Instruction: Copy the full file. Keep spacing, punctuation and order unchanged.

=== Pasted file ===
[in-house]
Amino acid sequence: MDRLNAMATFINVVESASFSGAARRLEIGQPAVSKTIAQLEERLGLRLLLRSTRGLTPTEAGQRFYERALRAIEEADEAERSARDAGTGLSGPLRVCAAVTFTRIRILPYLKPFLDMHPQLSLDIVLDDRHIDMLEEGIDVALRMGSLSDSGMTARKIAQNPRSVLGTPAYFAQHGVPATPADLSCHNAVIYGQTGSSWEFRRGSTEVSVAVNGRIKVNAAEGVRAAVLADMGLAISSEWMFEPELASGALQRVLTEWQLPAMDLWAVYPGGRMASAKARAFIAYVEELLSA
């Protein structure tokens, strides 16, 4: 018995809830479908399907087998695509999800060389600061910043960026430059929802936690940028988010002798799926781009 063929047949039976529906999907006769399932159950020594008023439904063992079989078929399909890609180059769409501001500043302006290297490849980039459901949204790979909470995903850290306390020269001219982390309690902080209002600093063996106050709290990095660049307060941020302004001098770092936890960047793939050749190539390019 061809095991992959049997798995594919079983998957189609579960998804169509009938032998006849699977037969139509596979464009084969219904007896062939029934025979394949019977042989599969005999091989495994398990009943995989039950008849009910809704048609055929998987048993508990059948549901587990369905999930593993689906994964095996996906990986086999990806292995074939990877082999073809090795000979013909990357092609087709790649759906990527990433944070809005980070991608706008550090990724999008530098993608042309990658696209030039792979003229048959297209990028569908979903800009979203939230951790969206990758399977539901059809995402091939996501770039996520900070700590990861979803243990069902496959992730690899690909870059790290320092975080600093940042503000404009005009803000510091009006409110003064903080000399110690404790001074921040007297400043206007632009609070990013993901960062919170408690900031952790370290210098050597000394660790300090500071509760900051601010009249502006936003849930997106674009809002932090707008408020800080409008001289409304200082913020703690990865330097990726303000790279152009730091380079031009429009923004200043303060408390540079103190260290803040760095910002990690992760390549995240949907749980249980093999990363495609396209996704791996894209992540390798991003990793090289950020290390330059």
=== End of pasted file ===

[in-house]
Amino acid sequence: MDRLNAMATFINVVESASFSGAARRLEIGQPAVSKTIAQLEERLGLRLLLRSTRGLTPTEAGQRFYERALRAIEEADEAERSARDAGTGLSGPLRVCAAVTFTRIRILPYLKPFLDMHPQLSLDIVLDDRHIDMLEEGIDVALRMGSLSDSGMTARKIAQNPRSVLGTPAYFAQHGVPATPADLSCHNAVIYGQTGSSWEFRRGSTEVSVAVNGRIKVNAAEGVRAAVLADMGLAISSEWMFEPELASGALQRVLTEWQLPAMDLWAVYPGGRMASAKARAFIAYVEELLSA
């Protein structure tokens, strides 16, 4: 018995809830479908399907087998695509999800060389600061910043960026430059929802936690940028988010002798799926781009 063929047949039976529906999907006769399932159950020594008023439904063992079989078929399909890609180059769409501001500043302006290297490849980039459901949204790979909470995903850290306390020269001219982390309690902080209002600093063996106050709290990095660049307060941020302004001098770092936890960047793939050749190539390019 061809095991992959049997798995594919079983998957189609579960998804169509009938032998006849699977037969139509596979464009084969219904007896062939029934025979394949019977042989599969005999091989495994398990009943995989039950008849009910809704048609055929998987048993508990059948549901587990369905999930593993689906994964095996996906990986086999990806292995074939990877082999073809090795000979013909990357092609087709790649759906990527990433944070809005980070991608706008550090990724999008530098993608042309990658696209030039792979003229048959297209990028569908979903800009979203939230951790969206990758399977539901059809995402091939996501770039996520900070700590990861979803243990069902496959992730690899690909870059790290320092975080600093940042503000404009005009803000510091009006409110003064903080000399110690404790001074921040007297400043206007632009609070990013993901960062919170408690900031952790370290210098050597000394660790300090500071509760900051601010009249502006936003849930997106674009809002932090707008408020800080409008001289409304200082913020703690990865330097990726303000790279152009730091380079031009429009923004200043303060408390540079103190260290803040760095910002990690992760390549995240949907749980249980093999990363495609396209996704791996894209992540390798991003990793090289950020290390330059």